How to connect your legacy machines in a cyber-secure way

11 October 2021
Annanda Rath
Christophe Michiels
Tatiana Galibus

Sirris has recently launched its cybersecurity service for manufacturing. As we start to reach out to companies via our free intake or individual coaching, we receive more and more questions about connectivity. For manufacturers it seems a complex matter, but with several structured tips it can be easily resolved.

There is no one fits all solution to make legacy equipment cybersecure and, as we all know, the chain is only as strong as it weakest link. For these reasons it is important to build multiple layers to harden legacy systems and hence reduce the risk to cybersecurity issues.

Possible strategies and interventions

  • The first important strategy to consider is to prevent your equipment from becoming legacy equipment, or at least try to delay the process. This can be achieved by documenting all changes and updates carried out at the machine. If the machine contains a pc-based operating system, make sure to apply all (security) patches. This also applies to dcs or plc equipment. You could make this part of the maintenance contract between you and your supplier/integrator. If in time a certain part is no longer patchable by software, consider upgrading to new hardware. This involves a constant monitoring and continuous investments. But considering the cost of possible consequences related to modern cyberattacks, this might be a good investment.
  • A second strategy is to keep an overview of all your connected assets, including dcs or plcs inside machines. The idea here is that you cannot protect what you don't know. So an inventory is key. Keeping it up to date will be challenging but important! Known vulnerabilities change over time, so scanning your equipment for them on a regular basis is a must. Make this overview visual, so you can see which hardening action will have effect on which part of your production or on which machines. This makes planning and architecting your infrastructure easier.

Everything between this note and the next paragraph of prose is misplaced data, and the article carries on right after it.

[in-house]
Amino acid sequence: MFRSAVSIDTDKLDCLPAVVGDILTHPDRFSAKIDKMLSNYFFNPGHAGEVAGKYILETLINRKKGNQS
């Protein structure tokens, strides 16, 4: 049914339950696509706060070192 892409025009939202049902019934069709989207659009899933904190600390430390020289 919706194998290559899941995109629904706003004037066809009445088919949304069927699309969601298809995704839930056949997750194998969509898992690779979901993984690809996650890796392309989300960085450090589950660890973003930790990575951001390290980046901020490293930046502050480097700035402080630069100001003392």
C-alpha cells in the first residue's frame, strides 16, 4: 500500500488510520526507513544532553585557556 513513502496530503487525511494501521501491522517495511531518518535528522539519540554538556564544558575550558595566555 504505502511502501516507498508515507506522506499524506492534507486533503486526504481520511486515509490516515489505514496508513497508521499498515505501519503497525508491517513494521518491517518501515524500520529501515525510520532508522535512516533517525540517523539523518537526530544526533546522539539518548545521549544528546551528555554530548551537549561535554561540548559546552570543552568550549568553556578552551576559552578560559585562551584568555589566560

• The absolute minimum action necessary to take is to segregate your office IT equipment with your production OT equipment. This can be done by placing a separate industrial firewall between them. Further segregation between different departments, lines or machines is even better. No need to say that the firewalls themselves need to be managed and kept current by applying patches when provided by the manufacturer. Depending on the size of your facility, it is also considered a good practise to use devices from different vendors.
  • A non-intrusive way to monitor a system is to monitor the network traffic going to or coming from a machine.  It is a practise called virtual patching. You install an appliance between the machine and the rest of the network. When it detects that a known vulnerability is being exploited it blocks further network traffic and notifies the administrator of the event. 
  • Sometimes old software is still used to generate files for a certain type of machine (e.g. CNC). It is no exception that this kind of software only runs on Win98 or WinXP. In these cases it is advised to run the old OS and software in a virtual machine on a modern pc. This solves not all possible issues, but reduces the attack surface immensely.

The tips we give you in this blogpost are only a small overview of the possible ways to harden your legacy OT infrastructure. In our masterclass 'Cybersecurity for manufacturing companies' we shall have a deeper view with hands-on examples and practical step-by-step roadmap to securing your connected machines. Register now and join us on 8 November 2021!


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